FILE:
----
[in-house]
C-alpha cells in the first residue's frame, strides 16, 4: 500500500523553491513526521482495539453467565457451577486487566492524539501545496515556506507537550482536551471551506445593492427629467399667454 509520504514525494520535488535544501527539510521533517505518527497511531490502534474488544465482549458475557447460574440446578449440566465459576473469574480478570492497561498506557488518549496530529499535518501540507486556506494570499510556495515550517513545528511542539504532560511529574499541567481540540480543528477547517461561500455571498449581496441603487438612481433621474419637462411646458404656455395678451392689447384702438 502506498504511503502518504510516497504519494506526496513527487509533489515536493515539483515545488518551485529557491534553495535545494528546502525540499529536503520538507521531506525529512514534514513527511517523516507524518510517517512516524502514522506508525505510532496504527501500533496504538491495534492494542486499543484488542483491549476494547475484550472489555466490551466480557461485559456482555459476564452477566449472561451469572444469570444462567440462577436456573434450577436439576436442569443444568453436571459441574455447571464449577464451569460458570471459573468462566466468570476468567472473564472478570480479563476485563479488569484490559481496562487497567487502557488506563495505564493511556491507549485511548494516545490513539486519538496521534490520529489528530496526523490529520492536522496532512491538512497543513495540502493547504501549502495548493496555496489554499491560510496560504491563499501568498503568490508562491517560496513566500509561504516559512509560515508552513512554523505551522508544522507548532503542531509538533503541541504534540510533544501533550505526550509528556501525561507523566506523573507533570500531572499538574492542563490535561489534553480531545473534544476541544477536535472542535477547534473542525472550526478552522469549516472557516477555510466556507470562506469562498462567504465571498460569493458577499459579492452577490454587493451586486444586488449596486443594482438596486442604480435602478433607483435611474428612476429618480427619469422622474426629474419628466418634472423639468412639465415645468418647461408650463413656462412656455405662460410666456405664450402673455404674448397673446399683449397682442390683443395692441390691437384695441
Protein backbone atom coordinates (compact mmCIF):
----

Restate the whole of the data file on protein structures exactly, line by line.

[in-house]
C-alpha cells in the first residue's frame, strides 16, 4: 500500500523553491513526521482495539453467565457451577486487566492524539501545496515556506507537550482536551471551506445593492427629467399667454 509520504514525494520535488535544501527539510521533517505518527497511531490502534474488544465482549458475557447460574440446578449440566465459576473469574480478570492497561498506557488518549496530529499535518501540507486556506494570499510556495515550517513545528511542539504532560511529574499541567481540540480543528477547517461561500455571498449581496441603487438612481433621474419637462411646458404656455395678451392689447384702438 502506498504511503502518504510516497504519494506526496513527487509533489515536493515539483515545488518551485529557491534553495535545494528546502525540499529536503520538507521531506525529512514534514513527511517523516507524518510517517512516524502514522506508525505510532496504527501500533496504538491495534492494542486499543484488542483491549476494547475484550472489555466490551466480557461485559456482555459476564452477566449472561451469572444469570444462567440462577436456573434450577436439576436442569443444568453436571459441574455447571464449577464451569460458570471459573468462566466468570476468567472473564472478570480479563476485563479488569484490559481496562487497567487502557488506563495505564493511556491507549485511548494516545490513539486519538496521534490520529489528530496526523490529520492536522496532512491538512497543513495540502493547504501549502495548493496555496489554499491560510496560504491563499501568498503568490508562491517560496513566500509561504516559512509560515508552513512554523505551522508544522507548532503542531509538533503541541504534540510533544501533550505526550509528556501525561507523566506523573507533570500531572499538574492542563490535561489534553480531545473534544476541544477536535472542535477547534473542525472550526478552522469549516472557516477555510466556507470562506469562498462567504465571498460569493458577499459579492452577490454587493451586486444586488449596486443594482438596486442604480435602478433607483435611474428612476429618480427619469422622474426629474419628466418634472423639468412639465415645468418647461408650463413656462412656455405662460410666456405664450402673455404674448397673446399683449397682442390683443395692441390691437384695441
Protein backbone atom coordinates (compact mmCIF):